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18. Shakespeare and Genre

Jean E. Howard

Subject Literature » Shakespearean Literature

Key-Topics comedy, romance, tragedy

DOI: 10.1111/b.9780631218784.1999.00019.x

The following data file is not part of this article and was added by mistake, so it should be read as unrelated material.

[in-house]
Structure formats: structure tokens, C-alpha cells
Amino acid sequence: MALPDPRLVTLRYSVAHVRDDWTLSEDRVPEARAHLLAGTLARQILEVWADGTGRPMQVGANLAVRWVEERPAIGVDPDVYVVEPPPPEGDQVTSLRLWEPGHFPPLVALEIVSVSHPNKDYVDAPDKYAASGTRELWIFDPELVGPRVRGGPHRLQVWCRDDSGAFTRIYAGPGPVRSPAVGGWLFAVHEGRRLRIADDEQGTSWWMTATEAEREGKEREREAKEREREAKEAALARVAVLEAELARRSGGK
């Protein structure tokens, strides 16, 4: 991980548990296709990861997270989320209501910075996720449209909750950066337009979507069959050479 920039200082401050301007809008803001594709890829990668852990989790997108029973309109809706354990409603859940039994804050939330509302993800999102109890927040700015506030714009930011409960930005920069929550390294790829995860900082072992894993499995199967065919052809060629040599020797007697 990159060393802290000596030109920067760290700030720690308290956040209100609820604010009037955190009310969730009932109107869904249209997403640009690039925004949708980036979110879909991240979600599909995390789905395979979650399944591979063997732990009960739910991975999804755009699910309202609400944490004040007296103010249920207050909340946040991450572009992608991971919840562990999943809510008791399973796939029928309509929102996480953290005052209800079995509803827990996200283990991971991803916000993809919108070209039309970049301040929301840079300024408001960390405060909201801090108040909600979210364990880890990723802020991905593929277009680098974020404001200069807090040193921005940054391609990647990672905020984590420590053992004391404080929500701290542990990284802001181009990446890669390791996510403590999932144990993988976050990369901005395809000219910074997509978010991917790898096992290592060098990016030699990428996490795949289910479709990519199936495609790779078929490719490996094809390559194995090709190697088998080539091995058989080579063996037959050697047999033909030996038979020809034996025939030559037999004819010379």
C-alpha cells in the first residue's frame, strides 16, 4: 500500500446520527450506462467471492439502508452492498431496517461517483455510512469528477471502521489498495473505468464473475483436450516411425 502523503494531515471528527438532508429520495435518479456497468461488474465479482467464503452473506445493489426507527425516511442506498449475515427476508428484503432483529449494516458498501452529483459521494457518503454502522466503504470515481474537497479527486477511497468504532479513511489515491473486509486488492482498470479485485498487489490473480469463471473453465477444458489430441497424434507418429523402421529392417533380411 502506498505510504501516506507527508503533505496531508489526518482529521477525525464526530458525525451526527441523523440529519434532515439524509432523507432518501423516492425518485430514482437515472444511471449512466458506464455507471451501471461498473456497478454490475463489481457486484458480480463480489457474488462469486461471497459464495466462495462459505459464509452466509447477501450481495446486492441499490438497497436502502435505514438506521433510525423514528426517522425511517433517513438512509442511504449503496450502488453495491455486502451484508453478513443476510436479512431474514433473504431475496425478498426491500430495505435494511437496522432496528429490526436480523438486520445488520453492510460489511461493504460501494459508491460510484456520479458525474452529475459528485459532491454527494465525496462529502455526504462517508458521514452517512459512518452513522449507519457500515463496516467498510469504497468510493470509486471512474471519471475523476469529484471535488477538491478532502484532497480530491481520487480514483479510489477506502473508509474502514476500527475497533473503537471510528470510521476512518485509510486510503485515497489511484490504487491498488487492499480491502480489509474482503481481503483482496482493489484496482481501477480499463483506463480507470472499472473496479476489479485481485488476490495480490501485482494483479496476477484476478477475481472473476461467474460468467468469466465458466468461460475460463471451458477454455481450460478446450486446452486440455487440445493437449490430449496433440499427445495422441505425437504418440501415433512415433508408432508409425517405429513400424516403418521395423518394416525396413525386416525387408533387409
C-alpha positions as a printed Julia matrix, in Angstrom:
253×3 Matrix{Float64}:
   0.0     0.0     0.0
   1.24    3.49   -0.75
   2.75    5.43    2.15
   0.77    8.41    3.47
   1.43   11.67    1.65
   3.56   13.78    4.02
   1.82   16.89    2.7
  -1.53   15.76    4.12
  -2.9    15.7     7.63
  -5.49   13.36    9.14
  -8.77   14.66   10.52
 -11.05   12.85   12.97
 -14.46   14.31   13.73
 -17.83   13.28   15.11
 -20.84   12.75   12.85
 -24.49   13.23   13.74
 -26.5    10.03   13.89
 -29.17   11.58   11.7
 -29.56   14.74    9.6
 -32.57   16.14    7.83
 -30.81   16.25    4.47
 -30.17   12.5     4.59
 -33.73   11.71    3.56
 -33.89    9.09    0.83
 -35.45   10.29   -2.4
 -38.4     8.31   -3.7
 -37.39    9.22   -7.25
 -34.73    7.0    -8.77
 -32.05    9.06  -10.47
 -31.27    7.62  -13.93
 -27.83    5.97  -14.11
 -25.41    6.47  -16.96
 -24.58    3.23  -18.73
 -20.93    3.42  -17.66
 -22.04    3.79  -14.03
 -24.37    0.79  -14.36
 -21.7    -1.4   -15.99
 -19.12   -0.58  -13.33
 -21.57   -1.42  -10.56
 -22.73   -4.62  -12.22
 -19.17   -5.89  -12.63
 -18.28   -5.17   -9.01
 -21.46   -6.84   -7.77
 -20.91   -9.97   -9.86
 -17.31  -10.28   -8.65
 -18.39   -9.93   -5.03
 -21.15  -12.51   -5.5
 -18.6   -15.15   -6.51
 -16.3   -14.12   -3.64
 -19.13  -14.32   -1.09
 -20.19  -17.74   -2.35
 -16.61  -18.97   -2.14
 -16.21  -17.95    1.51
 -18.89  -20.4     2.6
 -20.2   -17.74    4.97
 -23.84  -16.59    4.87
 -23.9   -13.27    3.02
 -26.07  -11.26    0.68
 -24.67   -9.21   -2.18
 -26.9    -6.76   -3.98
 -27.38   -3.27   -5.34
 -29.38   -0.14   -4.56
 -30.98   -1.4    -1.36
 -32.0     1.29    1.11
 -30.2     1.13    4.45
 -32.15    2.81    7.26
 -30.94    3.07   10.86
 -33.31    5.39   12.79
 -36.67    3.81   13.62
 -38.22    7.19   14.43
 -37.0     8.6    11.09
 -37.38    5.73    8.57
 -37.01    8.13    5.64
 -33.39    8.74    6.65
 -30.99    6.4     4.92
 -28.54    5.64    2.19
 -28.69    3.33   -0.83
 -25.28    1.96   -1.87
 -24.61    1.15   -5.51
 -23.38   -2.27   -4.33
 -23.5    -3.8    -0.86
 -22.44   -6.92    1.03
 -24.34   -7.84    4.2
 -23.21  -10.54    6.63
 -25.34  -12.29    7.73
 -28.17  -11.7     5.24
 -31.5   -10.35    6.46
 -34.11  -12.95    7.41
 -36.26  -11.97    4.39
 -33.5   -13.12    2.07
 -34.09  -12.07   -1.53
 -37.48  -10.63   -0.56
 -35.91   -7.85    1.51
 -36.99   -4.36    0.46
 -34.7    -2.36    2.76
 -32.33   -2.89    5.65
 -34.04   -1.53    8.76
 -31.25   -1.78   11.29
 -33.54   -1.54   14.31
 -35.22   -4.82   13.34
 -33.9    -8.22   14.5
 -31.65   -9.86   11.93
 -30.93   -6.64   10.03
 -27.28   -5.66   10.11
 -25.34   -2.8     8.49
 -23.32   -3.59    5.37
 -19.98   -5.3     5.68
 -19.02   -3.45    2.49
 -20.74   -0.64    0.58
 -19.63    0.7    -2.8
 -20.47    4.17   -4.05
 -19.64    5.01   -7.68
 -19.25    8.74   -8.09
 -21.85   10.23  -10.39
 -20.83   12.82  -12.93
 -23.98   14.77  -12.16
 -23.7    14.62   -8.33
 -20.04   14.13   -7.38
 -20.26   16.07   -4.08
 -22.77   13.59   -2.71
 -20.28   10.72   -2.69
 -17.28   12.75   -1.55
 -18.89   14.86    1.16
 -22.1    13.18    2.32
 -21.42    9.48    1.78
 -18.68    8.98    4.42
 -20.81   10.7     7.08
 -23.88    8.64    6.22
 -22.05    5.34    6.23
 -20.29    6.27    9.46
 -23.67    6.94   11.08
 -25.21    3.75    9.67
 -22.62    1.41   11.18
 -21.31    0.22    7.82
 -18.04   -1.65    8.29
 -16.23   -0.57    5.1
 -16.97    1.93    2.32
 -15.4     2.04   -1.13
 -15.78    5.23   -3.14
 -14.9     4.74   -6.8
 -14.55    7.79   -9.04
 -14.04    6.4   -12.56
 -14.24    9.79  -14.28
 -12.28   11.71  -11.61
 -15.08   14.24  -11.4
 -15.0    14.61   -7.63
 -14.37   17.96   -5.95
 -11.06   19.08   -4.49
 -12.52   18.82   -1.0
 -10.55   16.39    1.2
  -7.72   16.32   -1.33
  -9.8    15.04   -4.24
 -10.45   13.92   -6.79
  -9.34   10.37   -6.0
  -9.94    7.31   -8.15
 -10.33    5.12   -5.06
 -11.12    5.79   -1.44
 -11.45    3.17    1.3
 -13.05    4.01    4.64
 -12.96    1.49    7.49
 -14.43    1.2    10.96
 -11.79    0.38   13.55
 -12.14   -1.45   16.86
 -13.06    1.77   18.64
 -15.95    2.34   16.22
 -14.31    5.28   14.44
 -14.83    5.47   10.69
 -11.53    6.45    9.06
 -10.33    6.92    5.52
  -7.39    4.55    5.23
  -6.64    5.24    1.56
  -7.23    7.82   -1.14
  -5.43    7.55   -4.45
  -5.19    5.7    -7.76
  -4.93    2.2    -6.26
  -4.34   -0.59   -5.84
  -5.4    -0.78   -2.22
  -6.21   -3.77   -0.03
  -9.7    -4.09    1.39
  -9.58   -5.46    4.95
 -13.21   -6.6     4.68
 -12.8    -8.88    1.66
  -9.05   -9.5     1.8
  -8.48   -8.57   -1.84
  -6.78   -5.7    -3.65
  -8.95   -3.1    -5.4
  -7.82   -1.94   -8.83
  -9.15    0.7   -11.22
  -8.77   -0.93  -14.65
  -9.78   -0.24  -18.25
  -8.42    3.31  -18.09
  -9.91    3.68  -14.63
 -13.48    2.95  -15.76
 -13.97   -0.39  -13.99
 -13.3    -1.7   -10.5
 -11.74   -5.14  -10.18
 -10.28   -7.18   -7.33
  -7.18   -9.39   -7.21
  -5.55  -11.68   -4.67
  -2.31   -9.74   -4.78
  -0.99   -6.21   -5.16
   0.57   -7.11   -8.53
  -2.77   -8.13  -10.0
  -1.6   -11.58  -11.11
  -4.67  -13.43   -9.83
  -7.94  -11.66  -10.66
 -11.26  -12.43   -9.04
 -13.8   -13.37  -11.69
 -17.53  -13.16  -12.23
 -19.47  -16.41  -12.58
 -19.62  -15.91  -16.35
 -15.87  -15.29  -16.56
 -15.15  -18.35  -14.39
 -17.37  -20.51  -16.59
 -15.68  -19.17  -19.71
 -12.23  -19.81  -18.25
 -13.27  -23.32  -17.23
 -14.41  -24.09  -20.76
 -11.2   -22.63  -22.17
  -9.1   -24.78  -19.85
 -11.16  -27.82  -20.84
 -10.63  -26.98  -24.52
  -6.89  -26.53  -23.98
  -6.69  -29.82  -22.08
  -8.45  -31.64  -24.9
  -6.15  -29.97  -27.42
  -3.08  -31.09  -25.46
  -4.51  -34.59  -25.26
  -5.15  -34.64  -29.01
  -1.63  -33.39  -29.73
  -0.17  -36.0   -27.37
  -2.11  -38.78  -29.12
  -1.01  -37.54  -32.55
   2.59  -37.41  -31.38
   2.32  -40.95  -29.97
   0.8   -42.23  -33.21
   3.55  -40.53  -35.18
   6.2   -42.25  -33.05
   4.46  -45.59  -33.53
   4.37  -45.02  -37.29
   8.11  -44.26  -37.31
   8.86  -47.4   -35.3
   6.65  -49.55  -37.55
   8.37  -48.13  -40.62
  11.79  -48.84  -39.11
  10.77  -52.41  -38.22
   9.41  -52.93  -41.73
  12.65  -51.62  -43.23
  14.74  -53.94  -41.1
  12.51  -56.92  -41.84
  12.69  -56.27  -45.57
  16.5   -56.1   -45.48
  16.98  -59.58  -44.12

Teachers of Shakespeare have typically chosen one of two routes when planning their undergraduate classes. Either they have organized their courses chronologically, beginning with the earliest plays Shakespeare wrote and progressing seriatim through to the last plays. Or they have organized their courses by genre, typically doing history plays and romantic comedies in one term and tragedies and “odd” comedies (problem plays and romances) in the second. Sometimes the two modes of organization are combined, with a few “immature” tragedies such as Titus Andronicus slipped into the first term to lay the groundwork for a “great” revenge tragedy such as Hamlet , or Twelfth Night or Henry VIII appearing on the second-term syllabus to show what happens to romantic comedy and the national history play after the turn of the century. While many teachers and scholars, I think, feel a little uncertain about the ontological status of the problem play and the romance as generic categories, very few are particularly troubled by using tragedy, history, and comedy as markers of some real categorical differences among groups of plays. The profession has reproduced these differences in its publishing practices. A number of books continue to be written that focus only on Shakespearian tragedy, on the Shakespearian history play, or on Shakespearian comedy. For many critics and students these ... log in or subscribe to read full text

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